“I dare you to go talk to that dude in the hat,” the school bus lobbyist is telling me.
We are sitting at Tin Cup’s in St. Paul, where a handful of legislators and lobbyists convene every Tuesday to joke, gripe and gossip. The lobbyist is Tom Keliher, and he says the man alone at the bar is “mad at his wife, and probably just got fired from his job.”
“Do you know him?” I ask.
“No,” he says. Over a bottle of Budweiser, Keliher is trying to prove a point — this is a “working man’s bar.” It proudly proclaims itself a dive on the sign out front.
That is, in fact, why one of the regulars prefers it. Rep. Tom Anzelc, who is also at our table, says it reminds him of home. The DFLer lives on a lake in the woods in Balsam, 200 miles north of St. Paul.
“It’s a neighborhood bar,” said Anzelc. “We’re from northern Minnesota — we’re working-class people.”
He’s there with Rep. Rob Ecklund, DFL-International Falls, who works at a paper mill and likes to tell colleagues, “Make as many copies as you can.”
There’s no one hangout for lobbyists and legislators at the Capitol, and the social scene can be spotty. Anzelc believes this is because so many legislators live in the metro and can drive home after a day at the statehouse.
People used to hang out at the Kelly Inn bar, walkable to the Capitol but now undergoing renovation. Anzelc used to stay there during sessions, choosing it as the site for most of his meals and meetings with lobbyists.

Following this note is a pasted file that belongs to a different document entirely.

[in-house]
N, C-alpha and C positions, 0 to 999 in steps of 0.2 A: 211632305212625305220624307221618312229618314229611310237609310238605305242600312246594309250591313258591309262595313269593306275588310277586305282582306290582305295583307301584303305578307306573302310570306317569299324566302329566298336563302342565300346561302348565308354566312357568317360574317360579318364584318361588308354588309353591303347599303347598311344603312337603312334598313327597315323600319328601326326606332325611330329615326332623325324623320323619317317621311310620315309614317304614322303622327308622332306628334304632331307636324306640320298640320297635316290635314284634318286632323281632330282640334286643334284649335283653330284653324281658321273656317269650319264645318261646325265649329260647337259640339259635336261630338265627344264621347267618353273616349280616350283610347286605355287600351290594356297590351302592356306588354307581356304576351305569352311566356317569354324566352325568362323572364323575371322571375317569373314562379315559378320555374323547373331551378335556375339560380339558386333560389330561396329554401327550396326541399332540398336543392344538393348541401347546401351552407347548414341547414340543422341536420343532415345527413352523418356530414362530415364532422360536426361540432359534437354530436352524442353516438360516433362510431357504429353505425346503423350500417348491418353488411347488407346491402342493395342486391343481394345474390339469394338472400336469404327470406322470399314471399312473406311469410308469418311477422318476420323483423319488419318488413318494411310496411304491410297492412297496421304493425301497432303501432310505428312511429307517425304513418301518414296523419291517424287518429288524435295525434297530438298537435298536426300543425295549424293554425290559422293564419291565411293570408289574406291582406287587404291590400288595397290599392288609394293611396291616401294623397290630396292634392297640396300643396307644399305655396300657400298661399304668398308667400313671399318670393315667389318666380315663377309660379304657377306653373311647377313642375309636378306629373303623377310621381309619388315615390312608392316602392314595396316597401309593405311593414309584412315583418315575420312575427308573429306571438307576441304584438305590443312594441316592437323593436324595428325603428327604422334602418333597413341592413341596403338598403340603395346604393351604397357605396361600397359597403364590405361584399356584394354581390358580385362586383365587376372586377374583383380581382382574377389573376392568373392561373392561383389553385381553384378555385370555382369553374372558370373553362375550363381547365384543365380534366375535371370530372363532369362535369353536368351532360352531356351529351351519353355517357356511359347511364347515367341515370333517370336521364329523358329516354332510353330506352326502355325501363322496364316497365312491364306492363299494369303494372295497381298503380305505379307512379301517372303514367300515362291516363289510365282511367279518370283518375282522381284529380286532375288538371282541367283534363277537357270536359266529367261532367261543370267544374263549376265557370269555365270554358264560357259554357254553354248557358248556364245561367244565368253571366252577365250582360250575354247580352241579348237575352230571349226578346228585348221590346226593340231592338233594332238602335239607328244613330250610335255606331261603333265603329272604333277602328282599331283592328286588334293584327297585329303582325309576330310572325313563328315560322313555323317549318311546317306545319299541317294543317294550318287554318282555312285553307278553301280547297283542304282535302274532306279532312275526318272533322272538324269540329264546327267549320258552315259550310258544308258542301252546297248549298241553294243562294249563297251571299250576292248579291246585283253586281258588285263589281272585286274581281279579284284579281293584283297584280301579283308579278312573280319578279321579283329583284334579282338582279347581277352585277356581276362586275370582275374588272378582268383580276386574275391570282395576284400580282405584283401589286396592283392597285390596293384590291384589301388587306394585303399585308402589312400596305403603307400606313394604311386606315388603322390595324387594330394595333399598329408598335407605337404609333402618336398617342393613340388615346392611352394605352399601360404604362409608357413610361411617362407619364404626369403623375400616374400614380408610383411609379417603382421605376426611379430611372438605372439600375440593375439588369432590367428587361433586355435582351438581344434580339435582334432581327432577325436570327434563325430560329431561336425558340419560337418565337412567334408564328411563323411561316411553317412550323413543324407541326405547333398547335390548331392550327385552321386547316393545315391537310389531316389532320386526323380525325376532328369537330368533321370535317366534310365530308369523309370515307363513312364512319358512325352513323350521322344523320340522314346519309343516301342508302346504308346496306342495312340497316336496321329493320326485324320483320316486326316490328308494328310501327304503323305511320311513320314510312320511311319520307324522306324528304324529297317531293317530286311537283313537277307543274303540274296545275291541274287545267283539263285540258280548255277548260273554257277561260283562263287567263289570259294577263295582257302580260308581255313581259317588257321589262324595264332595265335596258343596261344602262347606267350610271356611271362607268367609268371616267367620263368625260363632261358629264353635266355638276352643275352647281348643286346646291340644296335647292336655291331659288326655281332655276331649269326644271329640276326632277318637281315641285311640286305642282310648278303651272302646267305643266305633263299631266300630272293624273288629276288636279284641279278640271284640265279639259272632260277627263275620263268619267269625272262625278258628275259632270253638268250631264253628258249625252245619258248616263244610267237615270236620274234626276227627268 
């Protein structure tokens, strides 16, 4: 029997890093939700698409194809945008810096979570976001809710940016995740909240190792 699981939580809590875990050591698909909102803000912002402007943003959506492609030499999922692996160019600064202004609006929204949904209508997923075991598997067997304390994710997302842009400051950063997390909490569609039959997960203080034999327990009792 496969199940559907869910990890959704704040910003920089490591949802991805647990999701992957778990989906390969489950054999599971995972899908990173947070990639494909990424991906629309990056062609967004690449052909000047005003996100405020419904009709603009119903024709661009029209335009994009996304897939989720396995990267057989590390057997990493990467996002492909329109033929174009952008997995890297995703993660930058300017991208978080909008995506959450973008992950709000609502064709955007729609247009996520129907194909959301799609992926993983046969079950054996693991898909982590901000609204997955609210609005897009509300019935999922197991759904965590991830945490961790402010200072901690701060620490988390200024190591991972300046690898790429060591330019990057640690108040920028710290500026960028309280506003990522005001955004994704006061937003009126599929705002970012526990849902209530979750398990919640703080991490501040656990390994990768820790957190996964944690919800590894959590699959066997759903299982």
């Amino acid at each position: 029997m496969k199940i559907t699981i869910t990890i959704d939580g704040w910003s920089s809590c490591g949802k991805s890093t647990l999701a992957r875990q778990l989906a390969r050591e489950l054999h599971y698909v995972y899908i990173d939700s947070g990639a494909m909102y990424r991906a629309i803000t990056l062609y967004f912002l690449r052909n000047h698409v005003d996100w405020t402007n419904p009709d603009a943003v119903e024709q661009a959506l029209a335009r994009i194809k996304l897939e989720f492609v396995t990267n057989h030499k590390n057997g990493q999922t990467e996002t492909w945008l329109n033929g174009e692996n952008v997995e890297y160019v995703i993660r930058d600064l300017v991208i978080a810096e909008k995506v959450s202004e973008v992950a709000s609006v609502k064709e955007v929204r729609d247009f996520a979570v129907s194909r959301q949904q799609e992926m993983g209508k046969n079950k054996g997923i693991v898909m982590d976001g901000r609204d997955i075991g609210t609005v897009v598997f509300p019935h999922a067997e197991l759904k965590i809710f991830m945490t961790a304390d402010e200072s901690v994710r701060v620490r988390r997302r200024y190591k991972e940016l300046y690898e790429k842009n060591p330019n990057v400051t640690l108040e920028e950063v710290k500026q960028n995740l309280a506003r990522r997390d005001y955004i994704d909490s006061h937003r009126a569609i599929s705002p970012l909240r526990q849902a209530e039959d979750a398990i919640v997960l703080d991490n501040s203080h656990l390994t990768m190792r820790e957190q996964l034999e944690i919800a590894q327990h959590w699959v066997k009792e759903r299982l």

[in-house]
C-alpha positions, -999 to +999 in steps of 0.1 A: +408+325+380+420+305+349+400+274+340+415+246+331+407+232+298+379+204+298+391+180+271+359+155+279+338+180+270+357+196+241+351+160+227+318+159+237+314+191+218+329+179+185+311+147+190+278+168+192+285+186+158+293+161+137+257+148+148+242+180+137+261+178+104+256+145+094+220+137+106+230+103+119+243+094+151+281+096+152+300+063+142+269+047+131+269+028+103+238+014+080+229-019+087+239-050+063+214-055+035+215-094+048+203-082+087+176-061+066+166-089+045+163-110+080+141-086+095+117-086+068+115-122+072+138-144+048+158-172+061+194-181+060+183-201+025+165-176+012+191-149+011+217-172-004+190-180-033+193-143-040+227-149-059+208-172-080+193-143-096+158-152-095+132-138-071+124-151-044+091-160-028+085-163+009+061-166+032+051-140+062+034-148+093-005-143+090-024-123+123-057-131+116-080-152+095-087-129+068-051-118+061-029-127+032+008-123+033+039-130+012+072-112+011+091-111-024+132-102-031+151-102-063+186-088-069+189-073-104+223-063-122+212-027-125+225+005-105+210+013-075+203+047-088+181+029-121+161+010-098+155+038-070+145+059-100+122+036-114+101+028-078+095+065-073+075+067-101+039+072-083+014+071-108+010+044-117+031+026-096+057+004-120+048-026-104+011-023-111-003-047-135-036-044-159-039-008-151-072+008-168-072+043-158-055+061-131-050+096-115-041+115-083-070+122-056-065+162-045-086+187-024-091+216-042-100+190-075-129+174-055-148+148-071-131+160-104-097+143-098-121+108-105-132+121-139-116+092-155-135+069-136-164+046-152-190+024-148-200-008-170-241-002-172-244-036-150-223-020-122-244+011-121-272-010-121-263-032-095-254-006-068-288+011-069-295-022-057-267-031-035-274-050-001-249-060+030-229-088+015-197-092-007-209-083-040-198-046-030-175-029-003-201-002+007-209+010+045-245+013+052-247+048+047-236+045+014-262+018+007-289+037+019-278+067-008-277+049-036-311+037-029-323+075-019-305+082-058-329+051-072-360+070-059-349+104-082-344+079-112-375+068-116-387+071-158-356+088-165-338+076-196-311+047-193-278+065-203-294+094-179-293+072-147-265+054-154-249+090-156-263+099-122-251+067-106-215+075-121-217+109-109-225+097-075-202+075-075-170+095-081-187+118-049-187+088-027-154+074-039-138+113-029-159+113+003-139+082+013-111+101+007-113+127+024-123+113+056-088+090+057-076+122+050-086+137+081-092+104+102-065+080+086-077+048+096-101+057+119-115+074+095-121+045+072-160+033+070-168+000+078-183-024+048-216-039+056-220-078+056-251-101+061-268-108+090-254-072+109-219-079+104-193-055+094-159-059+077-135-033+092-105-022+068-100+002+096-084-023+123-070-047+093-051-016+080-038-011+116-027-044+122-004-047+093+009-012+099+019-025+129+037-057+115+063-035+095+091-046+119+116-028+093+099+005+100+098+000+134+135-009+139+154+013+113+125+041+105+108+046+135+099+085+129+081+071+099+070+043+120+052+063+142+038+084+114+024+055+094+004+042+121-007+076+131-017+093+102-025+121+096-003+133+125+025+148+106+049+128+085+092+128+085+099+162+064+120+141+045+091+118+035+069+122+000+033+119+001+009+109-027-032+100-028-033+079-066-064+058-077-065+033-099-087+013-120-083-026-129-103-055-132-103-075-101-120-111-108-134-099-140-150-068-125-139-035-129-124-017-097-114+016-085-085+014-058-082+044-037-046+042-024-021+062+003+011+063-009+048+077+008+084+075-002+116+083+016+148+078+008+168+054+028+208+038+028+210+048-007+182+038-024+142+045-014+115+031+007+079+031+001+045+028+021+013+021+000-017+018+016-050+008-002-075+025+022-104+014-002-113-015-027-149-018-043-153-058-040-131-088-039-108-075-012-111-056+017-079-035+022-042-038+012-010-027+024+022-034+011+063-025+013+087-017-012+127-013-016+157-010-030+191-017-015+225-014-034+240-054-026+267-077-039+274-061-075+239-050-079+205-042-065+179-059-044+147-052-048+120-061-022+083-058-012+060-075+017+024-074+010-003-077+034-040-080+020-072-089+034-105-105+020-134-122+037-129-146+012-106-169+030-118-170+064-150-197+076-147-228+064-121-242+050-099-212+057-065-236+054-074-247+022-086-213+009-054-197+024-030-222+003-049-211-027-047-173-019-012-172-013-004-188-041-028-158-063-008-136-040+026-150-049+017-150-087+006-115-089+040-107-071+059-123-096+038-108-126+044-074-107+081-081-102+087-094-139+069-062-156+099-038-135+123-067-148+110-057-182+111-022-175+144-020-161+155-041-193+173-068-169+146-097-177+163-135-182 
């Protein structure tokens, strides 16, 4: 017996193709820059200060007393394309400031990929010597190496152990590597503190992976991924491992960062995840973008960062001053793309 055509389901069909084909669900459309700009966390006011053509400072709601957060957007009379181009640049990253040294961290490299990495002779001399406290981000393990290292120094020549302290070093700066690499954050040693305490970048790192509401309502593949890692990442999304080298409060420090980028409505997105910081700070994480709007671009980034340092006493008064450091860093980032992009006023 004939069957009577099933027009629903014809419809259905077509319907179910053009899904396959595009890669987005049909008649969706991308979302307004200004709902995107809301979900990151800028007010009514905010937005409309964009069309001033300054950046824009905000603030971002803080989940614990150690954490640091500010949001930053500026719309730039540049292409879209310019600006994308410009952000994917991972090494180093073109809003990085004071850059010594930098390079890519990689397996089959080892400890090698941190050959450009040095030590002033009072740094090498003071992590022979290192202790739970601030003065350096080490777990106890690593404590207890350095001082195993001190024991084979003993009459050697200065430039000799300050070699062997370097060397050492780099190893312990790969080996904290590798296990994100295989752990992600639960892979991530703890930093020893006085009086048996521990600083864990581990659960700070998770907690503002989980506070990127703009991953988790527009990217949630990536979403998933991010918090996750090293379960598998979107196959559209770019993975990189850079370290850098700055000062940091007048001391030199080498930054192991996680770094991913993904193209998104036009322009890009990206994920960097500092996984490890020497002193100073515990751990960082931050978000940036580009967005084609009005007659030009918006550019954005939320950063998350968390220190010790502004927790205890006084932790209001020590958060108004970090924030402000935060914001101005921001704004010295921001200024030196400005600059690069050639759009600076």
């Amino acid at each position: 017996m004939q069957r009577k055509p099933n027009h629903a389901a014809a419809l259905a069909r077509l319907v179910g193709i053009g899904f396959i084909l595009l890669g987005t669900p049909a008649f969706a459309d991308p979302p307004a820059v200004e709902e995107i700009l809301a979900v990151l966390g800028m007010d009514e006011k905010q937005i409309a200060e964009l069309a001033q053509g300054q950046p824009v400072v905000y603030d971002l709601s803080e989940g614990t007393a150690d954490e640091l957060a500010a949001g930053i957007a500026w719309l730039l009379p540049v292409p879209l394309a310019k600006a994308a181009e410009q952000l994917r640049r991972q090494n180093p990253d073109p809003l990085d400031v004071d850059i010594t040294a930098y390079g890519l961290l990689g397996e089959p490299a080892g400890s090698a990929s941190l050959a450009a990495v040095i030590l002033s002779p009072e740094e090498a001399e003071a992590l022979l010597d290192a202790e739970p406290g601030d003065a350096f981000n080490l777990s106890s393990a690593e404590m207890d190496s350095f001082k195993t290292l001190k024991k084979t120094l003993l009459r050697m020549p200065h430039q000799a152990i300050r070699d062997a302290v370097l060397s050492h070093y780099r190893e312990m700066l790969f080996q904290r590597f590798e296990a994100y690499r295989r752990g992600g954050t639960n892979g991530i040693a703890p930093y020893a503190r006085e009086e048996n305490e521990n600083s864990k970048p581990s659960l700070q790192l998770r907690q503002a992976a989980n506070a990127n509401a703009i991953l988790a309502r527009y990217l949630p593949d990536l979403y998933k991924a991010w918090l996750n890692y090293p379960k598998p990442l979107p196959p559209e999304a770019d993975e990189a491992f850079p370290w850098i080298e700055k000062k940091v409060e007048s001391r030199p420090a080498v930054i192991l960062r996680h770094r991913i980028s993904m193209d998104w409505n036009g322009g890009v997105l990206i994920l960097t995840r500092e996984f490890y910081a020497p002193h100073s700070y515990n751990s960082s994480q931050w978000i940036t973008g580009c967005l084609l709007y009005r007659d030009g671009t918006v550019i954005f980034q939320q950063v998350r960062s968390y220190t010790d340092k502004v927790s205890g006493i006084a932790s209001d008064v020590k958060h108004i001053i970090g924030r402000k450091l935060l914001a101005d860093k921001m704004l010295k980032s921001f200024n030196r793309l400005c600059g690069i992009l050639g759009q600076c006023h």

Anzelc laments the legislative session’s lack of progress. He worries about returning to his constituents without the bonding projects he supports — a pedestrian bridge in Grand Rapids, a water project in Clear River. If they don’t like what the Legislature is doing, they are sure to let him know on the 16-foot fishing boat he uses for constituent meetings.
Tin Cup’s is hardly a place for deal-making, however — just casual camaraderie. Another member of the group is Loren Solberg, a former 28-year legislator who’s lobbied for Itasca County and some bonding projects. There also are lobbyists from the League of Minnesota Cities and the Coalition of Greater Minnesota Cities.
“We break down the day,” says Keliher. “Who we like, and who we don’t like.”
“No, we don’t talk about who we don’t like,” Solberg interjects.
“I do!” jokes Keliher.
He tells me that in his years as a lobbyist, he’s represented tobacco, alcohol and gambling interests. Now he lobbies for the school bus industry.
“What have you done for the school bus industry this session?” I ask, having never followed the matter.
One of the industry’s legislative accomplishments is raising the violation for driving through a school bus stop sign from $300 to $500, “making it one of the most expensive traffic violations in the state,” Keliher says.
He takes a sip of Budweiser and stretches. He hasn’t been to Tin Cup’s in a decade. The group doubles to about 14 this evening, but he remembers when the crowd would jam together six or seven tables. “This used to be quite the watering hole 20 years ago.”